MLML Virtual Seminar | November 18th, 2021 at 4pm

Watch the Live Stream here or here

About the speaker:

Katy Seto is an Assistant Professor in the Environmental Studies Department at the University of California, Santa Cruz. Her research lies at the intersection of political ecology, governance theory, and sustainability science, and investigates the equity, sustainability, and governance of marine and coastal systems. Currently, her research focuses on ecology and governance of marine systems, seafood within local and global food systems, and issues of maritime security and globalization.

Virtual Seminar – The Impacts of Submesoscale Currents on Marine Life From Phytoplankton to White Sharks – December 2

 

Leif Thomas, Stanford University

Hosted by the Biological Oceanography Lab

Presenting: "The Impacts of Submesoscale Currents on Marine Life From Phytoplankton to White Sharks"

MLML Virtual Seminar | December 2nd, 2021 at 4pm

Watch the Live Stream here or here

About the speaker:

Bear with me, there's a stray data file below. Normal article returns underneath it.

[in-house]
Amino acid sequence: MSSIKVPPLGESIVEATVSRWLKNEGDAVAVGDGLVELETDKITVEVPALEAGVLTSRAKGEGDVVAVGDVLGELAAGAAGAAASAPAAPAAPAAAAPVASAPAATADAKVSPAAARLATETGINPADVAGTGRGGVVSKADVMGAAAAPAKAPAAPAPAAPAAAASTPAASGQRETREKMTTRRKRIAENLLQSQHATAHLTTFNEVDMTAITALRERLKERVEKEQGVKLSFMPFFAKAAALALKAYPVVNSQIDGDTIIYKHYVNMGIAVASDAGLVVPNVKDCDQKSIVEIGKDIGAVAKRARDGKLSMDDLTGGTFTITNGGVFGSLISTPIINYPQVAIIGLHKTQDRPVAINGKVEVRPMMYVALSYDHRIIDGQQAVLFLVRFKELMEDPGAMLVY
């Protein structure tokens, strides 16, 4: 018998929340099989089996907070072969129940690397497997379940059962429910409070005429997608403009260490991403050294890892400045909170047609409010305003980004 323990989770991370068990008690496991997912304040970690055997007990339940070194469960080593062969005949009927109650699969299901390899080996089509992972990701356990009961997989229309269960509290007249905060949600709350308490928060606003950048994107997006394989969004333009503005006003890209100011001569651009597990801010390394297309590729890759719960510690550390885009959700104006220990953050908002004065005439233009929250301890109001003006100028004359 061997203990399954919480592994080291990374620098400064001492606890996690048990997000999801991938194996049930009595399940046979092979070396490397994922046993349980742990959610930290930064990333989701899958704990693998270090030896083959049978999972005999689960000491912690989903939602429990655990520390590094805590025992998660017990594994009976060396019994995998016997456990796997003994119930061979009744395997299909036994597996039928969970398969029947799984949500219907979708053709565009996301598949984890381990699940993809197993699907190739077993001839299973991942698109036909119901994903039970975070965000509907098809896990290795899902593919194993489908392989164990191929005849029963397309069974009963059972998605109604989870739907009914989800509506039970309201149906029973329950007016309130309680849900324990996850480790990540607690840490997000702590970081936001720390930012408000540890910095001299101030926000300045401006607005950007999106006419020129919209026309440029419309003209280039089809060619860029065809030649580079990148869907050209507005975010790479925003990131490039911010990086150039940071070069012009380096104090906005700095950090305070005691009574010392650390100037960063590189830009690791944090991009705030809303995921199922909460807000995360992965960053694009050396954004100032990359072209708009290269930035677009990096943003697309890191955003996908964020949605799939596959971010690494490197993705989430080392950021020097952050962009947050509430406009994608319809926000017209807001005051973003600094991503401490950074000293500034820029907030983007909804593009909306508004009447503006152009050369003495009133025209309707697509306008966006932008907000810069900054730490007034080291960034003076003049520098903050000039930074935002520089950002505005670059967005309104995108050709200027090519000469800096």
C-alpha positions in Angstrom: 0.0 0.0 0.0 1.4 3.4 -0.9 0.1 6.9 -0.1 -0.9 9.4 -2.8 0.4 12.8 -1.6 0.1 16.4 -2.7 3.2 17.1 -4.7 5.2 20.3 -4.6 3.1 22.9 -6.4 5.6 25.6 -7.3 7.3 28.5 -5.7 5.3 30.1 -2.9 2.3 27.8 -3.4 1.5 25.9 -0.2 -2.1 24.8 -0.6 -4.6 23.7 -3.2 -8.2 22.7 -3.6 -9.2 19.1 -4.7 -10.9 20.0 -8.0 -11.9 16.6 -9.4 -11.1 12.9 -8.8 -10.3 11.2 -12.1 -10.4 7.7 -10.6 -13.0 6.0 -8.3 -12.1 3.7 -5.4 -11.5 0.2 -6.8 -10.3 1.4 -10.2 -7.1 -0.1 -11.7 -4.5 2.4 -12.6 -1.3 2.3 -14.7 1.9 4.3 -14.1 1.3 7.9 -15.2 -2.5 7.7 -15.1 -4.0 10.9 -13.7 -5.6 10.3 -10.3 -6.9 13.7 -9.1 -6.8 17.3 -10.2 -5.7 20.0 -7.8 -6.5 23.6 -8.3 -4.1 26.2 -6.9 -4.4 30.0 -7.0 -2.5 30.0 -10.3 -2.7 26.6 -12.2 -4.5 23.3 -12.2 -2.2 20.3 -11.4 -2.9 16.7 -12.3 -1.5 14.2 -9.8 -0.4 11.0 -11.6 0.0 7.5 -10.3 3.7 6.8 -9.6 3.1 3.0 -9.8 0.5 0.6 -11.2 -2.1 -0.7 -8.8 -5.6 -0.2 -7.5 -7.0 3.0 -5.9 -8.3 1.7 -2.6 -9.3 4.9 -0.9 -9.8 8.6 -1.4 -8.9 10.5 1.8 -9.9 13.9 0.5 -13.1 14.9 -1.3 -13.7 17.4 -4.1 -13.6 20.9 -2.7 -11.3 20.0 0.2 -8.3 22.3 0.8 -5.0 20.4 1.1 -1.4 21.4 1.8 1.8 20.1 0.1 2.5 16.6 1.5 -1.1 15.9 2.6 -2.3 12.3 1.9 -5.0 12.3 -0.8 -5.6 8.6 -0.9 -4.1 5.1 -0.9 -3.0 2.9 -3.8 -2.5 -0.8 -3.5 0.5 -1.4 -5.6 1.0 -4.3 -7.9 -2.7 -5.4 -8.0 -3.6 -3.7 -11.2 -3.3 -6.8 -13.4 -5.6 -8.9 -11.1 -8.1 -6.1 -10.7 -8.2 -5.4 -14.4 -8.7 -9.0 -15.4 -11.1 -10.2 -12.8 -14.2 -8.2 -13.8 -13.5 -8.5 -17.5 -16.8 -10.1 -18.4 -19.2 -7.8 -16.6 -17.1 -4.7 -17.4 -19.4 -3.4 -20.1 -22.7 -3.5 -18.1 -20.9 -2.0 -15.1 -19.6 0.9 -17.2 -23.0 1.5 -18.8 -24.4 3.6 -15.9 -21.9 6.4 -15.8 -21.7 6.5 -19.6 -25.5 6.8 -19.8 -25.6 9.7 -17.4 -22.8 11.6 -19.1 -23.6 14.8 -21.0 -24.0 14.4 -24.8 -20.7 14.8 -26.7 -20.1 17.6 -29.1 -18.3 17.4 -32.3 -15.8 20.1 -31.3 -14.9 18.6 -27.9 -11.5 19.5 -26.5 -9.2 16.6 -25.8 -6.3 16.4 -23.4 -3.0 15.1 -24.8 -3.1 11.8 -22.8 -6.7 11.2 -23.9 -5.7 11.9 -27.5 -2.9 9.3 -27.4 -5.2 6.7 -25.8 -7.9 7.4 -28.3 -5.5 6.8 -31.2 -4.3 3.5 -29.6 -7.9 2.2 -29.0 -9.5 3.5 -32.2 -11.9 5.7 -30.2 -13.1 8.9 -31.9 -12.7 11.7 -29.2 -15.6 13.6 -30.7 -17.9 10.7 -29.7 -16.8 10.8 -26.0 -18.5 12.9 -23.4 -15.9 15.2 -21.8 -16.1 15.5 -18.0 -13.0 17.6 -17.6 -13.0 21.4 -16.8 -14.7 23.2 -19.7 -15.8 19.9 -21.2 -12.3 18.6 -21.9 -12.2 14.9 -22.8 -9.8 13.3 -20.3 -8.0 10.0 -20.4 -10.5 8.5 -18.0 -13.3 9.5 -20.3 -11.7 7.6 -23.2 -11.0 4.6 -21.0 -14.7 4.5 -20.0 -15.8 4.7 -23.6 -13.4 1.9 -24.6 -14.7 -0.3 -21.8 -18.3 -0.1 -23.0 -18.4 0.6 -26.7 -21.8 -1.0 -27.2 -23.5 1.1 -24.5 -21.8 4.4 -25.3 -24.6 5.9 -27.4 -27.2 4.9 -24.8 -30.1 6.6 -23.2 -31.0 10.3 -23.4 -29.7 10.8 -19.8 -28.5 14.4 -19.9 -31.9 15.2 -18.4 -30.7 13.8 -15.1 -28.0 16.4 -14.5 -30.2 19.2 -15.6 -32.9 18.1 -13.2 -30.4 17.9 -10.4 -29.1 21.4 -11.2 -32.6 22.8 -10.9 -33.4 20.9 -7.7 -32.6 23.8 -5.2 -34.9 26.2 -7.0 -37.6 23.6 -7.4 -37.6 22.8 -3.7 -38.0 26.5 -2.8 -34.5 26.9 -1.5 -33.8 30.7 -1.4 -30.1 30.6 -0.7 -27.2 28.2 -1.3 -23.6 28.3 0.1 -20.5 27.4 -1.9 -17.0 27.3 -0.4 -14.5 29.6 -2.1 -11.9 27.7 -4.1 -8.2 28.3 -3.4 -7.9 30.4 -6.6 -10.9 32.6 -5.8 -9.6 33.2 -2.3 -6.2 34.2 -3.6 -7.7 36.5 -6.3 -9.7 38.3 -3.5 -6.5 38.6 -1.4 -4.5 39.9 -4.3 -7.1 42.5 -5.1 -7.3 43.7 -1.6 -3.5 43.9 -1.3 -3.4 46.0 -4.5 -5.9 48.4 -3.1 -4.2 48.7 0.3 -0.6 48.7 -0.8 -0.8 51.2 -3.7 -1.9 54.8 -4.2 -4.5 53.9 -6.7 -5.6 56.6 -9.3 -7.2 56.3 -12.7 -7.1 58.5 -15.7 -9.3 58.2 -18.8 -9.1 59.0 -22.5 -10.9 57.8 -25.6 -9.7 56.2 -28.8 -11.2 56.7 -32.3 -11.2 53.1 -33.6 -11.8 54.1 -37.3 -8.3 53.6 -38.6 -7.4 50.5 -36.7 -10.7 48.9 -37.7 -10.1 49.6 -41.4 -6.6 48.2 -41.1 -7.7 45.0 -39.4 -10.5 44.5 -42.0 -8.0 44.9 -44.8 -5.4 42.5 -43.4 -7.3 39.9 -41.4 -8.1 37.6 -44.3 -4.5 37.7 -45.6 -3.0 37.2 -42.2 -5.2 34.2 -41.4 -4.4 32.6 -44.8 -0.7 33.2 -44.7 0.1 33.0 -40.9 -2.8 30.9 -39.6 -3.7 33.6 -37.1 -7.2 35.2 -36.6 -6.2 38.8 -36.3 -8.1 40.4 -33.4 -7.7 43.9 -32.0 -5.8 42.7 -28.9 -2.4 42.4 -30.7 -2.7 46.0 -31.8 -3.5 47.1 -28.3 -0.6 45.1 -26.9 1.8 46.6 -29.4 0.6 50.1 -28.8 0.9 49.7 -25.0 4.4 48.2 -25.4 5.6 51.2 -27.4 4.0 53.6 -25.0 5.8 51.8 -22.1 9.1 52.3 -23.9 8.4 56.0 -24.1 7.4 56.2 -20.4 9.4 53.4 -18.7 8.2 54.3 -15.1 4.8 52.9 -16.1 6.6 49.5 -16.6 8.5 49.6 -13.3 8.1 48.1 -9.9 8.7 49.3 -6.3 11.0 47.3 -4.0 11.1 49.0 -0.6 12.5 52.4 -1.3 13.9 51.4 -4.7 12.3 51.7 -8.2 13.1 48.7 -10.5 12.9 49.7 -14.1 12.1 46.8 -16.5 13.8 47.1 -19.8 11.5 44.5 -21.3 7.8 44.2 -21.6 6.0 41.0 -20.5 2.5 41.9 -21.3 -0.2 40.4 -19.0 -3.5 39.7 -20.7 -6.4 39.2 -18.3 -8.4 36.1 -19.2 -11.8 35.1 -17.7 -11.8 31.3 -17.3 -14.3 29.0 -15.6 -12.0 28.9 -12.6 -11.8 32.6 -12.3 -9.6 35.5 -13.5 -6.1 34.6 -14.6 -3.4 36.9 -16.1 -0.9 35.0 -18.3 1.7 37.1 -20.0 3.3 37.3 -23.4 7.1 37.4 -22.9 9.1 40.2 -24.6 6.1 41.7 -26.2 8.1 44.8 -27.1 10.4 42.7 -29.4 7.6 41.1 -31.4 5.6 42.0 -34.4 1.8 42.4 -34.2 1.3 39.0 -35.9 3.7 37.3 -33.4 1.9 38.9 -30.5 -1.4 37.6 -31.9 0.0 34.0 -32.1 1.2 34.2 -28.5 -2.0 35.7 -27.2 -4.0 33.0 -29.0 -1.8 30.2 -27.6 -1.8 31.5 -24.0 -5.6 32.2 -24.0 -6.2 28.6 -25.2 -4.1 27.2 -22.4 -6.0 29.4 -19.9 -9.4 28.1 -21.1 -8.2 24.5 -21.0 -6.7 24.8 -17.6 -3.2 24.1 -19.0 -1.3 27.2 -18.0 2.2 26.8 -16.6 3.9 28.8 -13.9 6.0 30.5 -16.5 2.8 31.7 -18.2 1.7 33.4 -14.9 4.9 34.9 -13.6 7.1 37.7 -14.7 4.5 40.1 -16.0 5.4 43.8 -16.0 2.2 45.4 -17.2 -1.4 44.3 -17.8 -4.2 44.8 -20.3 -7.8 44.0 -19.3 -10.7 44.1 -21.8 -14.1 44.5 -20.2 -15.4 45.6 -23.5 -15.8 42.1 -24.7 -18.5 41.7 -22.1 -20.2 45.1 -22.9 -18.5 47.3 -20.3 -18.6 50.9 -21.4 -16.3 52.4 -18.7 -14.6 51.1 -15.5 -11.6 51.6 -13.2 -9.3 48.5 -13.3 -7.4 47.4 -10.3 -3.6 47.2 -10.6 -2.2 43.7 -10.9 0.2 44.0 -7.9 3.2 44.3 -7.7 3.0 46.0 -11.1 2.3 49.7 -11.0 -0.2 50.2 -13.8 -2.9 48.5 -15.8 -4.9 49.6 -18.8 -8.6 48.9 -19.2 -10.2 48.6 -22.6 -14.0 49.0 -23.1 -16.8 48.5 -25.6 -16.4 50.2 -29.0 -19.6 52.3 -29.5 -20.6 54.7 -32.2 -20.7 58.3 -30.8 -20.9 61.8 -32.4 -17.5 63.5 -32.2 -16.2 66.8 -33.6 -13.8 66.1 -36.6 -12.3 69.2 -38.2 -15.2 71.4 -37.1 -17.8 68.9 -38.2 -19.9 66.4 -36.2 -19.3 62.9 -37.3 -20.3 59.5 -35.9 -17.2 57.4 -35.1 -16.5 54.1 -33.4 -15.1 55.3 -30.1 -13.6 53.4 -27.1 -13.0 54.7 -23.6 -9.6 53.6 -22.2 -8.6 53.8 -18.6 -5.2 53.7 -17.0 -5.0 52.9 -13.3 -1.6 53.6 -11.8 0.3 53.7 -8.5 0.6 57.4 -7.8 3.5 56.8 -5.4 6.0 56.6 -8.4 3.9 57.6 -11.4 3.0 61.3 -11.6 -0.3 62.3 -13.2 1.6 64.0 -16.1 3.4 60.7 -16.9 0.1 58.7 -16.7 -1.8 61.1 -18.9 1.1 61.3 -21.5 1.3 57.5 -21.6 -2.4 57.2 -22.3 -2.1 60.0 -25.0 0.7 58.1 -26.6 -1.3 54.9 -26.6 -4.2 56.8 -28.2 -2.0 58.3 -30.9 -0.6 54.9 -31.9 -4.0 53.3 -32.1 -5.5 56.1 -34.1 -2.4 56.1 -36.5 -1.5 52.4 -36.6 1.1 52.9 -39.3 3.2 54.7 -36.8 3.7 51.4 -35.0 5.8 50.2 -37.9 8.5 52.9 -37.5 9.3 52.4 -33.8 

Dr. Leif N. Thomas is an Associate Professor in the Department of Earth System Science at Stanford University. Thomas received a PhD in Physical Oceanography from the University of Washington, and was an Assistant Scientist at WHOI before joining the faculty at Stanford.  His research aims to understand the dynamics of submesoscale currents, highly energetic, time-variable flows that are associated with ocean fronts and eddies. These flows are ubiquitous in the upper ocean and strongly shape how water is exchanged between the sea surface and the deep, with implications for marine life, the dispersal of tracers, and the carbon and energy budgets of the ocean. Thomas’ research group at Stanford uses theory, computer modeling, and field observations to characterize the complex physics of submesoscale currents and assess their global-scale impacts on the ocean and climate.